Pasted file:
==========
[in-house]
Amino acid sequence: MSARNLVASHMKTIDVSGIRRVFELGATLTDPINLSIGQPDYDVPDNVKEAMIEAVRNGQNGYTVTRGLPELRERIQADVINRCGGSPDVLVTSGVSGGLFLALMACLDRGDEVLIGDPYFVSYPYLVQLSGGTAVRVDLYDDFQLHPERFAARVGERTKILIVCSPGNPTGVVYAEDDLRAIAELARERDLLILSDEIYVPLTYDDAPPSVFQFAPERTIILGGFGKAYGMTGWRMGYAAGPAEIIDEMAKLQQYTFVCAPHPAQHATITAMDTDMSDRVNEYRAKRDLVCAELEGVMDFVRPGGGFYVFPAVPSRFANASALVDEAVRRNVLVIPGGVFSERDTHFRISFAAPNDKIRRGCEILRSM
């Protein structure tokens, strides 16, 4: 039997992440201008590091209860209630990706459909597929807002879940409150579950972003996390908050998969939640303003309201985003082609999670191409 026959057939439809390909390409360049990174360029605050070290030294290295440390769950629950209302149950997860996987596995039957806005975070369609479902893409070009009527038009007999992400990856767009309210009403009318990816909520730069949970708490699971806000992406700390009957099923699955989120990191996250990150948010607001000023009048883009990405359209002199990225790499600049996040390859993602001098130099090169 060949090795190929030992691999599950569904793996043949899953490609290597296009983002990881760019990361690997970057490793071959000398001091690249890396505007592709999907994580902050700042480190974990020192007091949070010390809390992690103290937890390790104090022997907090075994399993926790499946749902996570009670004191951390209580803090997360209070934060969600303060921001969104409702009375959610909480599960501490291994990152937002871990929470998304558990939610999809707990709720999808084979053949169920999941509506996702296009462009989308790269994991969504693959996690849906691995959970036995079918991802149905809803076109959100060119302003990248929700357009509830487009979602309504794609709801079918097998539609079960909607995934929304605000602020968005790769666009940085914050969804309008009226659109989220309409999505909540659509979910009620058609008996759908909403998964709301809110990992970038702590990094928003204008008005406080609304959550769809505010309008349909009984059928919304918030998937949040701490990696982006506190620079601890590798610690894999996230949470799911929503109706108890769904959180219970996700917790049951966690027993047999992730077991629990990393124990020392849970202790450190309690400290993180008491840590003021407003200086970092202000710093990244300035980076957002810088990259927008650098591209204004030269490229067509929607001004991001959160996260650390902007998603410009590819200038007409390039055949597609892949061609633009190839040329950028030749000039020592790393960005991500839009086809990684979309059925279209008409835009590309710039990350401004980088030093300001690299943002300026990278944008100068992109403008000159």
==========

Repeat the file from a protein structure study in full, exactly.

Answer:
[in-house]
Amino acid sequence: MSARNLVASHMKTIDVSGIRRVFELGATLTDPINLSIGQPDYDVPDNVKEAMIEAVRNGQNGYTVTRGLPELRERIQADVINRCGGSPDVLVTSGVSGGLFLALMACLDRGDEVLIGDPYFVSYPYLVQLSGGTAVRVDLYDDFQLHPERFAARVGERTKILIVCSPGNPTGVVYAEDDLRAIAELARERDLLILSDEIYVPLTYDDAPPSVFQFAPERTIILGGFGKAYGMTGWRMGYAAGPAEIIDEMAKLQQYTFVCAPHPAQHATITAMDTDMSDRVNEYRAKRDLVCAELEGVMDFVRPGGGFYVFPAVPSRFANASALVDEAVRRNVLVIPGGVFSERDTHFRISFAAPNDKIRRGCEILRSM
């Protein structure tokens, strides 16, 4: 039997992440201008590091209860209630990706459909597929807002879940409150579950972003996390908050998969939640303003309201985003082609999670191409 026959057939439809390909390409360049990174360029605050070290030294290295440390769950629950209302149950997860996987596995039957806005975070369609479902893409070009009527038009007999992400990856767009309210009403009318990816909520730069949970708490699971806000992406700390009957099923699955989120990191996250990150948010607001000023009048883009990405359209002199990225790499600049996040390859993602001098130099090169 060949090795190929030992691999599950569904793996043949899953490609290597296009983002990881760019990361690997970057490793071959000398001091690249890396505007592709999907994580902050700042480190974990020192007091949070010390809390992690103290937890390790104090022997907090075994399993926790499946749902996570009670004191951390209580803090997360209070934060969600303060921001969104409702009375959610909480599960501490291994990152937002871990929470998304558990939610999809707990709720999808084979053949169920999941509506996702296009462009989308790269994991969504693959996690849906691995959970036995079918991802149905809803076109959100060119302003990248929700357009509830487009979602309504794609709801079918097998539609079960909607995934929304605000602020968005790769666009940085914050969804309008009226659109989220309409999505909540659509979910009620058609008996759908909403998964709301809110990992970038702590990094928003204008008005406080609304959550769809505010309008349909009984059928919304918030998937949040701490990696982006506190620079601890590798610690894999996230949470799911929503109706108890769904959180219970996700917790049951966690027993047999992730077991629990990393124990020392849970202790450190309690400290993180008491840590003021407003200086970092202000710093990244300035980076957002810088990259927008650098591209204004030269490229067509929607001004991001959160996260650390902007998603410009590819200038007409390039055949597609892949061609633009190839040329950028030749000039020592790393960005991500839009086809990684979309059925279209008409835009590309710039990350401004980088030093300001690299943002300026990278944008100068992109403008000159």